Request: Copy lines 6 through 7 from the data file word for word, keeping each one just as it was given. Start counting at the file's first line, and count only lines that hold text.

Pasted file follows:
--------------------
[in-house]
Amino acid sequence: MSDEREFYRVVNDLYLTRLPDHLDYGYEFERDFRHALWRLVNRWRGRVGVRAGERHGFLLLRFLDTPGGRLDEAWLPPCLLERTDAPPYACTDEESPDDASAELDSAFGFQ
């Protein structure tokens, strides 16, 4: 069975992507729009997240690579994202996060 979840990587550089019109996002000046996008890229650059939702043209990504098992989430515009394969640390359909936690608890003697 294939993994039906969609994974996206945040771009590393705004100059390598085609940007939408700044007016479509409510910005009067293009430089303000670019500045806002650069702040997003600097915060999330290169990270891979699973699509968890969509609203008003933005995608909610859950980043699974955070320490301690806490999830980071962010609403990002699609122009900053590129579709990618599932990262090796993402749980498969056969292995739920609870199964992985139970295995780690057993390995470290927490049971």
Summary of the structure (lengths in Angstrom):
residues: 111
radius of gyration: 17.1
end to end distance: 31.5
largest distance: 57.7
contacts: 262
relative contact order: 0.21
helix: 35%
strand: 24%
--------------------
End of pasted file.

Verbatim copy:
radius of gyration: 17.1
end to end distance: 31.5